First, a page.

‘God had a plan’ for Majestic Italy choir, pilgrims throughout tour

The St. Anthony Camerata Chorale Festival Choir and accompanying pilgrims on the "Majestic Italy" singing tour are shown outside St. Peter's Basilica in Rome. (Provided photo)

God had something special in mind for the St. Anthony Camerata Chorale Festival Choir and Mary Ann Fahey-Darling said because of it the 31 singers and their traveling companions reaped blessing after blessing during their musical pilgrimage to “Majestic Italy.”

“God had a plan and it was so much bigger than us,” she told The Catholic Post on Jan. 10, the day after returning to central Illinois. “Every time something would happen and something so beyond your scope would come back we said, ‘God had a plan.'”

Who could have known, for example, that the choir would be invited to sing a song before the Mass celebrated by Pope Francis at St. Peter’s Basilica for the Solemnity of the Epiphany on Jan. 6? “We were just supposed to be part of the choirs singing for the Mass,” said Fahey-Darling, who is director of liturgical music at St. Anthony Church in Bartonville.

(Related story: Pope gives a handshake, life lessons to Pueri Cantores Peoria youth singers)

They seized the opportunity, filling the basilica with Hans Leo Hassler’s “Dixit Maria.”

Mary Ann Fahey-Darling conducts the choir during a Mass at St. Peter's Basilica in Rome. (Provided photo)

Mary Ann Fahey-Darling conducts the choir during a Mass at St. Peter’s Basilica in Rome. (Provided photo)

The choir would sing at St. Peter’s Basilica three more times during the pilgrimage, including at Cardinal Angelo Comastri’s Mass at the Altar of the Chair of St. Peter, at the tomb of St. Peter, and by the tomb of St. John Paul II, which is rare, she said.

Other moments were more difficult, such as when they discovered that the printed program for their concert for the people of Rome at the Church of St. Ignatius was in a different order than they were prepared to sing. Fahey-Darling said it set everybody on edge, but they made the change, prayed and then gave the performance to the Lord.

“My husband, who was a pilgrim, said we sounded better when we thought we had nothing to give that night than we had throughout the entire journey,” said Lynette Broers Brady of St. Jude Parish in Peoria, who made the trip with her husband Jeff.

She noted that everyone was a little tired and illness had started to kick in, but “the translation of the Holy Spirit and this beautiful place elevated it and that’s what God does with everything we do.”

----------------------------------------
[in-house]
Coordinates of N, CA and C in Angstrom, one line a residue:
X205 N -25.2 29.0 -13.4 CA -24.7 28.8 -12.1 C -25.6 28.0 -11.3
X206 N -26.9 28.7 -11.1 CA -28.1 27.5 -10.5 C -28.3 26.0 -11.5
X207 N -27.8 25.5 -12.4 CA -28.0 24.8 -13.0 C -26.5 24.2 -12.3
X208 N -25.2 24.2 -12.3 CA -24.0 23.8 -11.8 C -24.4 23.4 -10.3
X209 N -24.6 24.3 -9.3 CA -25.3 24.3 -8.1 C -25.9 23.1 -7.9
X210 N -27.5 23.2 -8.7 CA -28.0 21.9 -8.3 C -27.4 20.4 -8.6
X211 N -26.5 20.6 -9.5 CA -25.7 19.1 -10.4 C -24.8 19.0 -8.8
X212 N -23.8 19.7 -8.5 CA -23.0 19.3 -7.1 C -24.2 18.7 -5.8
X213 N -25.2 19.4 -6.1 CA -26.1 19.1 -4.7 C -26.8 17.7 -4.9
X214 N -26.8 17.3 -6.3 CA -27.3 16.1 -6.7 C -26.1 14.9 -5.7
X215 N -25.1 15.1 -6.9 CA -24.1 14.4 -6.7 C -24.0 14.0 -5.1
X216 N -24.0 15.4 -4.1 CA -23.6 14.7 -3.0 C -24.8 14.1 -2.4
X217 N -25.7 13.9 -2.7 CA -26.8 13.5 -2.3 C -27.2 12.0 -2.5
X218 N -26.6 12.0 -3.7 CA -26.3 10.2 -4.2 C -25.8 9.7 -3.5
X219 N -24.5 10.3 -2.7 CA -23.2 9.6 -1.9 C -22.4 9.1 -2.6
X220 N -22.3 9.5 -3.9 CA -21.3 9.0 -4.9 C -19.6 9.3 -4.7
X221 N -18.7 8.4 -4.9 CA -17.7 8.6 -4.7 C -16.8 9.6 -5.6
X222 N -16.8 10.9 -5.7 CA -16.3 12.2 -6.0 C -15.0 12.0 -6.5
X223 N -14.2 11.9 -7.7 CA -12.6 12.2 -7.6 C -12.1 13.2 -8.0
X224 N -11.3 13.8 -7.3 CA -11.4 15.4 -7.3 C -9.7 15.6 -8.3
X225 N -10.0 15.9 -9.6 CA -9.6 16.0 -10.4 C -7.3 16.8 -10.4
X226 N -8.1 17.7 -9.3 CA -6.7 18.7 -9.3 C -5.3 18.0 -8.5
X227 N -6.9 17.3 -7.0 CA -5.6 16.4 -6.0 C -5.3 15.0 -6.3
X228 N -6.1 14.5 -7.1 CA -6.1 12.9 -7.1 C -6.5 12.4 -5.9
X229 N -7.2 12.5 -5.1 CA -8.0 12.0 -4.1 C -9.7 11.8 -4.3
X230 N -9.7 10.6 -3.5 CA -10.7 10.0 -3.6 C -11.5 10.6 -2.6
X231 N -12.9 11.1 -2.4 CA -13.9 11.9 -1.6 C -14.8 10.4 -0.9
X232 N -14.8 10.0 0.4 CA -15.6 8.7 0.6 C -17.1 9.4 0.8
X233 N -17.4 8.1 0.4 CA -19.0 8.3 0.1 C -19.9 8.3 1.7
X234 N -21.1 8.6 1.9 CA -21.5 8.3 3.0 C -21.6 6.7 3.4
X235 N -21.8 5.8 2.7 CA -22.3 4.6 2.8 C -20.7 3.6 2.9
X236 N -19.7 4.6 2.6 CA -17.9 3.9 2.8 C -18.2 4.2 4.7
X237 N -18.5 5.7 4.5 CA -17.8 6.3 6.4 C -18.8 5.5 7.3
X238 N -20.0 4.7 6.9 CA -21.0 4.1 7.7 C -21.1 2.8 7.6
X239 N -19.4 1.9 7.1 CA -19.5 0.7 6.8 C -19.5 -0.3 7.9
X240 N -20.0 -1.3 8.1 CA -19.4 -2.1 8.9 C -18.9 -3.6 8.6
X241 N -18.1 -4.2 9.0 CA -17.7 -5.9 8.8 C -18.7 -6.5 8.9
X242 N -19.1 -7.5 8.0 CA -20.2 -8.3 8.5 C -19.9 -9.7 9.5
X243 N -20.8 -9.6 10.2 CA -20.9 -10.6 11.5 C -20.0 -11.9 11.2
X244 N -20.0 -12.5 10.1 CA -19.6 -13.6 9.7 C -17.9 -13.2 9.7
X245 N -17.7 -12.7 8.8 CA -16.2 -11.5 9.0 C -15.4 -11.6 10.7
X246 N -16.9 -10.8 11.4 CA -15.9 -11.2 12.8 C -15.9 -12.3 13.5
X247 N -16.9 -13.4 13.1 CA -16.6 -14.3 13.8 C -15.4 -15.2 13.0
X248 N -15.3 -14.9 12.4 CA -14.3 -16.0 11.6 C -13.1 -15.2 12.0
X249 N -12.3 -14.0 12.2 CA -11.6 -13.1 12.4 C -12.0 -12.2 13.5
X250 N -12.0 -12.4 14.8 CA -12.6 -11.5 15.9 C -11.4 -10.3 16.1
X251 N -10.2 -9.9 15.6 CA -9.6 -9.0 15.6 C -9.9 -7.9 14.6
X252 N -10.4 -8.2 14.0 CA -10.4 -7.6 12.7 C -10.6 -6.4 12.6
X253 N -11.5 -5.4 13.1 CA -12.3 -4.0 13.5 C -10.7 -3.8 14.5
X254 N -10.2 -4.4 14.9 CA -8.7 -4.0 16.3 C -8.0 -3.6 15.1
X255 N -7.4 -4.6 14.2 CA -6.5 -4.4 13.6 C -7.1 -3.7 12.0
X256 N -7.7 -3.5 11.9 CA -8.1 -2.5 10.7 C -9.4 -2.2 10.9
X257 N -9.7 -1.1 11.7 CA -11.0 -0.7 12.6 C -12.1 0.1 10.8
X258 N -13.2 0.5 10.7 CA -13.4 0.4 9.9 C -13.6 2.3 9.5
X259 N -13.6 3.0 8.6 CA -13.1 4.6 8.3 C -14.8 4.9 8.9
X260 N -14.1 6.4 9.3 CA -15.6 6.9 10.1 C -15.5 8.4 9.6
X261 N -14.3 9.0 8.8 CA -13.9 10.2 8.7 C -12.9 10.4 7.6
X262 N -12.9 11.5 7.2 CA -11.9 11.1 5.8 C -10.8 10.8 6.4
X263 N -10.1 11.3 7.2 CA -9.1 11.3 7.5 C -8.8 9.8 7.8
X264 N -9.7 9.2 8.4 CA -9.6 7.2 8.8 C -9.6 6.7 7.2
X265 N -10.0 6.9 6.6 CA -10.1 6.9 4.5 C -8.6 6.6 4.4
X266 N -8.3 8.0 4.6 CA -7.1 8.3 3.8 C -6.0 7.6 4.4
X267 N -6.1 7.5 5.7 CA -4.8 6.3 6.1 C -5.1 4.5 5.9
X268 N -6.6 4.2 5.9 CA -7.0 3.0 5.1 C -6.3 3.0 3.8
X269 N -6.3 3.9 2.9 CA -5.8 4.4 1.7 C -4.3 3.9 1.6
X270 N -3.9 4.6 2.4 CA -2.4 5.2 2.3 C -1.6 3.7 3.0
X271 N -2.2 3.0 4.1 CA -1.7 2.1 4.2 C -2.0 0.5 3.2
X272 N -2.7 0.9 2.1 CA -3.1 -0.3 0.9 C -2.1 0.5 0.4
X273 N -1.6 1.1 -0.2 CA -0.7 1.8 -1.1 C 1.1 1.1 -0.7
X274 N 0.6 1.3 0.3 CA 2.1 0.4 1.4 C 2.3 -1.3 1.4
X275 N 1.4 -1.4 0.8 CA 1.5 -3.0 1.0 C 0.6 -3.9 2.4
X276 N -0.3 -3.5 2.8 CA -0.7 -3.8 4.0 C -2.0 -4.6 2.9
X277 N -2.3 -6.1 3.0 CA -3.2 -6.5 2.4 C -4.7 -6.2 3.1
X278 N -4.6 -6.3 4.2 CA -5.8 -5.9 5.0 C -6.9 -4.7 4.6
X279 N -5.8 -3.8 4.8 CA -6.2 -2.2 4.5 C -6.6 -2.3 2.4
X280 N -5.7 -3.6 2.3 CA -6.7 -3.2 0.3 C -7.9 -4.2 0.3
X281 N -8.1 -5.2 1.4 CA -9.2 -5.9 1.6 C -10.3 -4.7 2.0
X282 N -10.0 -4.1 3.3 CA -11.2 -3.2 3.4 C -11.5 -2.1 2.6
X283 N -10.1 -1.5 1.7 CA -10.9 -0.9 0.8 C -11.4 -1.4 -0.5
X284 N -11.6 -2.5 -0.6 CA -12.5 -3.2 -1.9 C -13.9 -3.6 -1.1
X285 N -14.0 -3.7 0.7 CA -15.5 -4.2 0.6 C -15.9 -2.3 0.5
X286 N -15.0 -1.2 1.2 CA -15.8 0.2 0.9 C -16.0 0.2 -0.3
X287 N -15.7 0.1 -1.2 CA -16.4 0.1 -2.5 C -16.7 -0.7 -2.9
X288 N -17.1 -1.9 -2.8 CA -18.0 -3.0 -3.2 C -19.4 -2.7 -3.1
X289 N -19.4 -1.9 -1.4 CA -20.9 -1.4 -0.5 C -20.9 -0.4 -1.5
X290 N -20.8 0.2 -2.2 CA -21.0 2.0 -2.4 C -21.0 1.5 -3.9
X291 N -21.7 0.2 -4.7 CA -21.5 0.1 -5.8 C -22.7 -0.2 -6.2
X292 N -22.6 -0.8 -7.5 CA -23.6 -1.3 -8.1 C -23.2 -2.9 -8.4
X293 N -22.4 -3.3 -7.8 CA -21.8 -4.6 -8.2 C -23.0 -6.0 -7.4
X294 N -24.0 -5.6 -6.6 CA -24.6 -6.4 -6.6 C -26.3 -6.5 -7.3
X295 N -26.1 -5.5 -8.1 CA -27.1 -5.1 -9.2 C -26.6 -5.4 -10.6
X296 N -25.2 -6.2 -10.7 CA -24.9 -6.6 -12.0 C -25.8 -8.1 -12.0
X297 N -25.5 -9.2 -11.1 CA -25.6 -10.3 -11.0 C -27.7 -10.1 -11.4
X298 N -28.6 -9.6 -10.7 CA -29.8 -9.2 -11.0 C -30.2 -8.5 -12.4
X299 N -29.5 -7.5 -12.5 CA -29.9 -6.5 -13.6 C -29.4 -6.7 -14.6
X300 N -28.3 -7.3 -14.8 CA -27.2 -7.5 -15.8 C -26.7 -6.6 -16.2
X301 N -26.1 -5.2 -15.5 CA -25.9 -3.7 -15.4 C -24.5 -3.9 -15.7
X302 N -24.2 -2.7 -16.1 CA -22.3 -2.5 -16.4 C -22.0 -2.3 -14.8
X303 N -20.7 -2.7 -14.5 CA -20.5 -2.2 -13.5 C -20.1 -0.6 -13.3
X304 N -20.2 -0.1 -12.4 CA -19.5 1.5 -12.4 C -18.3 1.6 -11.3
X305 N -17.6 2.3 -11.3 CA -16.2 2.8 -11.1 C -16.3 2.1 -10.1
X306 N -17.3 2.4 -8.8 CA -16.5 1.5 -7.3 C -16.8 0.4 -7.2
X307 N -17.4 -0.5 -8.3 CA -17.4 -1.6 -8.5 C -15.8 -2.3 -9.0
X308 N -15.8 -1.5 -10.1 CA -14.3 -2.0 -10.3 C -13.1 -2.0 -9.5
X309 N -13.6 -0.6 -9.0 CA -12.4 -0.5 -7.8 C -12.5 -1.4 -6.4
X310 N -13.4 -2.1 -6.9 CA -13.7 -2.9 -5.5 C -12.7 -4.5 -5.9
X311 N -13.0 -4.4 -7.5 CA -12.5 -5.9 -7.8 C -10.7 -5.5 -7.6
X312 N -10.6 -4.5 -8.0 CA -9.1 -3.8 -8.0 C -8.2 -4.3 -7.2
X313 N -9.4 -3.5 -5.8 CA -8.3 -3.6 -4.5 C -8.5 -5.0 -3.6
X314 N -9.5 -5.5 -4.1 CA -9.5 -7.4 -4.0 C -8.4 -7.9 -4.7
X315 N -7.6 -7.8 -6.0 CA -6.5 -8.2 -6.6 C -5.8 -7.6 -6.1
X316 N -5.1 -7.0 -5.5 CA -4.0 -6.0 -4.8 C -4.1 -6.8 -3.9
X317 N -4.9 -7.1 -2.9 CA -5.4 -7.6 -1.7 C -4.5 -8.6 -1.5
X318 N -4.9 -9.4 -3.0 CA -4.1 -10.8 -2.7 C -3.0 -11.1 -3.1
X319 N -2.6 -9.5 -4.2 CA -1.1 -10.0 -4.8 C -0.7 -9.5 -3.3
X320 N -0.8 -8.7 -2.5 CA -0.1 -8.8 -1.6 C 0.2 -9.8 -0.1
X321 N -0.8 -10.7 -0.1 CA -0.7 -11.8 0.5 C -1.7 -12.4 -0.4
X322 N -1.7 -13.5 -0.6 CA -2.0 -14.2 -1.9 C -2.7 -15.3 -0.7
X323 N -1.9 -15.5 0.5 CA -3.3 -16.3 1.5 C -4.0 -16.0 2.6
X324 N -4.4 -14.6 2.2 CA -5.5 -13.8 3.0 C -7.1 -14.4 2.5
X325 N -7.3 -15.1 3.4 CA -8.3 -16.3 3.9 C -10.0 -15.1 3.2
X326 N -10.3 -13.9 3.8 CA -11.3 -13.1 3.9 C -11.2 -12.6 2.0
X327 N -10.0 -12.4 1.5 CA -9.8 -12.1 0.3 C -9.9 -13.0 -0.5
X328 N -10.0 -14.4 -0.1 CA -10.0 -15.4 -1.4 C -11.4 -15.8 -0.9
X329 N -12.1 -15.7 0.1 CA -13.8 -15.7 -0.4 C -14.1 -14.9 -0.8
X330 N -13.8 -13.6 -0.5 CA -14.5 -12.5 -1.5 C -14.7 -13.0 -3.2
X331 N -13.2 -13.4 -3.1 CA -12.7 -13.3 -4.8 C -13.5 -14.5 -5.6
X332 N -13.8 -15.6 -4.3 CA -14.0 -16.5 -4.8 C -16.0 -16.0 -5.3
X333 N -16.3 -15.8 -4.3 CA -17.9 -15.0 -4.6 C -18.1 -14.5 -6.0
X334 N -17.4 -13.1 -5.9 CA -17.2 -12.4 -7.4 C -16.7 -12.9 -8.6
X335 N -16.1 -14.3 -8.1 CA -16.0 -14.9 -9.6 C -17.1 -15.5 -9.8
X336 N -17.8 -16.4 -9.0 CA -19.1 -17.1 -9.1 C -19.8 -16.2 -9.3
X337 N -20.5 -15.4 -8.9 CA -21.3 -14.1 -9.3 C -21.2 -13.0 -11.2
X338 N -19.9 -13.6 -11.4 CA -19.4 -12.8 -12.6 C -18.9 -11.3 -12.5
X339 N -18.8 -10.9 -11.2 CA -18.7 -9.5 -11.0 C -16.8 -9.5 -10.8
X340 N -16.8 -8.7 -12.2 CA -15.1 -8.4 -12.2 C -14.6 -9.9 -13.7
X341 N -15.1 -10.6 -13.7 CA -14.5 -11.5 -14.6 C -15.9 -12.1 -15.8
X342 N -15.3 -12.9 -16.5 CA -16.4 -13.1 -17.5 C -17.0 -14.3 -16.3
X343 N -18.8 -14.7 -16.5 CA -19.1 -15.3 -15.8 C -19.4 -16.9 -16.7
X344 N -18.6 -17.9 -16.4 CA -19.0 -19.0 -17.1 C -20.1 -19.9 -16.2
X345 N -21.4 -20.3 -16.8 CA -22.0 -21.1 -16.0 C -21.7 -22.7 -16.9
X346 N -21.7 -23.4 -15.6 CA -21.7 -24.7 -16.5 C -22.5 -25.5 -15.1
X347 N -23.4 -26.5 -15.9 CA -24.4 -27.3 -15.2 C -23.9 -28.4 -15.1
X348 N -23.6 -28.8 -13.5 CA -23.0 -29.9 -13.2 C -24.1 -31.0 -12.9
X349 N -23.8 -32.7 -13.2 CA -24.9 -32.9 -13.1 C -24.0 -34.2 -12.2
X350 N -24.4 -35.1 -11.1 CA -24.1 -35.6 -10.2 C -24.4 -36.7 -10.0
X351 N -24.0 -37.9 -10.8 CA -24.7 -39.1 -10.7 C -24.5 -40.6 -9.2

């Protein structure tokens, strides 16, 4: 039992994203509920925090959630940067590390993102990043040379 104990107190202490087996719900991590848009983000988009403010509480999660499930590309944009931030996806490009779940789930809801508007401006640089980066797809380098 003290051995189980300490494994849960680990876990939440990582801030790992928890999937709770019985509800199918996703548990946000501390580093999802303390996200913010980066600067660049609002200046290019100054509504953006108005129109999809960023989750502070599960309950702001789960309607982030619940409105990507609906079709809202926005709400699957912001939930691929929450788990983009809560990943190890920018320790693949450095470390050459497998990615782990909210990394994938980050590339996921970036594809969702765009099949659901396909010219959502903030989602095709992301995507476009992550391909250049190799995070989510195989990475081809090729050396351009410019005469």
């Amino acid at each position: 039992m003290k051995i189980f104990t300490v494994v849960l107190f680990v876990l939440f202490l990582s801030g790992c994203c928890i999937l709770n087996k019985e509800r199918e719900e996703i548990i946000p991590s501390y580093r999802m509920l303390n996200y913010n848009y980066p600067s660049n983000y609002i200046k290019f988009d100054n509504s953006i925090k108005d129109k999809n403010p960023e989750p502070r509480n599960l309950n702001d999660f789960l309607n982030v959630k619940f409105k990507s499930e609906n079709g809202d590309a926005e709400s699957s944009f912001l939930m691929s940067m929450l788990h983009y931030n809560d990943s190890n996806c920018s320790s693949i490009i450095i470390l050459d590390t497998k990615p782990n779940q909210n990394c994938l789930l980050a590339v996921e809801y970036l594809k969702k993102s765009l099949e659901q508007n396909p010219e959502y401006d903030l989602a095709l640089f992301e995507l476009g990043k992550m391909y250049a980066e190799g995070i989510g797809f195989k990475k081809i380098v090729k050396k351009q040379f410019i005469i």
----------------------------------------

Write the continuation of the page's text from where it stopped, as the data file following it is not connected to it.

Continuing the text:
“Mary Ann told us we didn’t do it for ourselves. We did for God,” she said.

PRAYING TWICE

That spiritual focus was part of Fahey-Darling’s plan from the beginning.

“I’ve done the music thing before without the spiritual journey. I wanted the depth of the spiritual journey along with the magical gift, the mysterious gift of the music that God has given us,” she told The Post. “It’s that gift that we all so honor, that we give back.”

Setting the tone from the very beginning was their spiritual director, Father Severine Mushumbusi, a priest of the Diocese of Kahama in Tanzania, East Africa. He is studying at the Salesian Pontifical University in Rome and agreed to assist the group when Msgr. William Watson became ill and was unable to go with the choir.

One of the singers, Nancy Davis of Holy Family Parish in Lincoln, knew of his brother, Father Fortunatus Rwehikiza, who is studying at St. Ambrose University in Davenport, Iowa, and he helped them connect.

“The highlights were the Masses that we had with Father Severine,” Fahey-Darling said. “He said Jesus needed to come into our hearts. After he talked about our brokenness that first night and how we don’t think we’re worthy to be where we are, now we needed to learn to take Jesus into our hearts and experience the Gospel.”

The first Mass, in a small chapel at the Basilica of St. Clare in Assisi, was a defining moment for many of the pilgrims. Bill Bulfur of East Peoria said he’ll never forget how the sound of their singing bounced off the walls and how intimate the liturgy was.

He added that their Mass on Jan. 1 at the Basilica of St. Francis was not only joyful, but gave him food for thought as he realized what the saints gave up for their faith, often paying with their very lives.

The 31-member choir poses for a photo in front of the Altar of the Chair of St. Peter and St. Peter's Basilica after singing for Mass. (Provided photo)

The 31-member choir poses for a photo in front of the Altar of the Chair of St. Peter and St. Peter’s Basilica after singing for Mass. (Provided photo)

Davis said she collected prayer intentions from family and friends and put them into a book with the intention of carrying them through the Holy Door at St. Peter’s Basilica.

“That took on huge meaning for me,” she said. “It was for the needs of others, not for myself.”

She not only carried those prayer intentions through the Holy Door of St. Peter’s Basilica, but through the Holy Door at the Basilica of St. Paul Outside the Walls.

“It was a grueling trip,” Davis said. “We did a lot of walking and not a lot of sleeping, but it was all worth it.”

“I don’t think any of us were completely prepared. We knew we’d be busy. We knew there’d be a certain level of tiredness,” Broers Brady said. “It was definitely a pilgrimage.”

And just as they depended on one another for strength and support, they needed one another to make the music they wanted to give to the Lord, she said.

“One voice can’t make that sound by itself. Singing together elevates it to another level,” she said. “Praying twice — I totally agree with that.”

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